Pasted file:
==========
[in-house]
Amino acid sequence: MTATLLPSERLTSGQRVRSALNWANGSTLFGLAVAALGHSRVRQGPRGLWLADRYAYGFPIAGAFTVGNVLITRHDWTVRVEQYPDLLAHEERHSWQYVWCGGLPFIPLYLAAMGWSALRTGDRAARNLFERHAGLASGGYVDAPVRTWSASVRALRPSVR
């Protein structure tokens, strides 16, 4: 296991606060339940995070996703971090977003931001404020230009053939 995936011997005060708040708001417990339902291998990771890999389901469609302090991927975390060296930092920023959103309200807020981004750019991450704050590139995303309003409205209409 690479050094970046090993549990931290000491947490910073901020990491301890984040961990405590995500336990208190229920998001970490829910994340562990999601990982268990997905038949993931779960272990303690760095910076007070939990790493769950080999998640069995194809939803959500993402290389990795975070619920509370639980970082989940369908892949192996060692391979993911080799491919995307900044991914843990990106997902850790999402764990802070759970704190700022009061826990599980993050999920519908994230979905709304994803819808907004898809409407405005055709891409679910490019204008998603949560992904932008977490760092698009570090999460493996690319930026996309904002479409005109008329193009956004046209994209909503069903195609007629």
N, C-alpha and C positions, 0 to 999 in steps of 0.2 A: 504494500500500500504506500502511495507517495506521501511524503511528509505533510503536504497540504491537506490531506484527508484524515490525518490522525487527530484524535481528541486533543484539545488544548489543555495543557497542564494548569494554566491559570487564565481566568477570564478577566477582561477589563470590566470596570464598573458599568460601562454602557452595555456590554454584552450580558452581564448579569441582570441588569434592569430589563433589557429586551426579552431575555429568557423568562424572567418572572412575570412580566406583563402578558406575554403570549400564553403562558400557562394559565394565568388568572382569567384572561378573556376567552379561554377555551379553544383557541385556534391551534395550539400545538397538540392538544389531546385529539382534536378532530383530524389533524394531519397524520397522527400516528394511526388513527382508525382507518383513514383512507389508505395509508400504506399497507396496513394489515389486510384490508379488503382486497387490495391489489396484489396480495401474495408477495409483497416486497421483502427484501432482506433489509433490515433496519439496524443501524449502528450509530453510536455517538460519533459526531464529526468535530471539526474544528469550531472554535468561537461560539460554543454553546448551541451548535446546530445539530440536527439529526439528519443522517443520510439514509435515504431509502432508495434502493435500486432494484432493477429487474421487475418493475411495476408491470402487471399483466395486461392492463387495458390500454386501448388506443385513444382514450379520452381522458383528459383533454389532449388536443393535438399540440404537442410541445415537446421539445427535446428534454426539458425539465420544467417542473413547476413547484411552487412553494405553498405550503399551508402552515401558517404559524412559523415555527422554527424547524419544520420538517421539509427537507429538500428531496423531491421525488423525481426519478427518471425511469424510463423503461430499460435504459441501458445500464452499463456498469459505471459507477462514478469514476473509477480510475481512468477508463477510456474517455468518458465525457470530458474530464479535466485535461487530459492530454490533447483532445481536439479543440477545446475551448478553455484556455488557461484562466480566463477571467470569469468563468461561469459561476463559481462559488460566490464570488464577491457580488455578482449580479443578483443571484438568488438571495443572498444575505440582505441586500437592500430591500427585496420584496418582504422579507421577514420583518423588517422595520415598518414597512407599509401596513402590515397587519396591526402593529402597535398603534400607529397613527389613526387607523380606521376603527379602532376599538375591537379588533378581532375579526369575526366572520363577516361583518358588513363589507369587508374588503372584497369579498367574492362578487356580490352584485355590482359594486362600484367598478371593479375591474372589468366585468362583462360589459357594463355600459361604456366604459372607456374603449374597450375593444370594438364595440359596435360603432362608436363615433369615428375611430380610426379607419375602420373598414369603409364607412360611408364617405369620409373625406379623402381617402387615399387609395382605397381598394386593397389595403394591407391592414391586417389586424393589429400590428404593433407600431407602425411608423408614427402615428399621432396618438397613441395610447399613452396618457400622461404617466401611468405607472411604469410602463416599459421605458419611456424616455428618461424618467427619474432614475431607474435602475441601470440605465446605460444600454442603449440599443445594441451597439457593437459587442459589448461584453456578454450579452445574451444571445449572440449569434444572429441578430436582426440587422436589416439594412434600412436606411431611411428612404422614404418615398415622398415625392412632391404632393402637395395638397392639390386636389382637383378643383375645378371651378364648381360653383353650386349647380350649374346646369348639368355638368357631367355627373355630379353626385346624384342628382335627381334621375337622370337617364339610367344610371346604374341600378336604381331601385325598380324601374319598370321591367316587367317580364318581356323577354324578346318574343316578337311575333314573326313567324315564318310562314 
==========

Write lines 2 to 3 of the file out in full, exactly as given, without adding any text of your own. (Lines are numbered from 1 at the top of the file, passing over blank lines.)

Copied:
Amino acid sequence: MTATLLPSERLTSGQRVRSALNWANGSTLFGLAVAALGHSRVRQGPRGLWLADRYAYGFPIAGAFTVGNVLITRHDWTVRVEQYPDLLAHEERHSWQYVWCGGLPFIPLYLAAMGWSALRTGDRAARNLFERHAGLASGGYVDAPVRTWSASVRALRPSVR
């Protein structure tokens, strides 16, 4: 296991606060339940995070996703971090977003931001404020230009053939 995936011997005060708040708001417990339902291998990771890999389901469609302090991927975390060296930092920023959103309200807020981004750019991450704050590139995303309003409205209409 690479050094970046090993549990931290000491947490910073901020990491301890984040961990405590995500336990208190229920998001970490829910994340562990999601990982268990997905038949993931779960272990303690760095910076007070939990790493769950080999998640069995194809939803959500993402290389990795975070619920509370639980970082989940369908892949192996060692391979993911080799491919995307900044991914843990990106997902850790999402764990802070759970704190700022009061826990599980993050999920519908994230979905709304994803819808907004898809409407405005055709891409679910490019204008998603949560992904932008977490760092698009570090999460493996690319930026996309904002479409005109008329193009956004046209994209909503069903195609007629």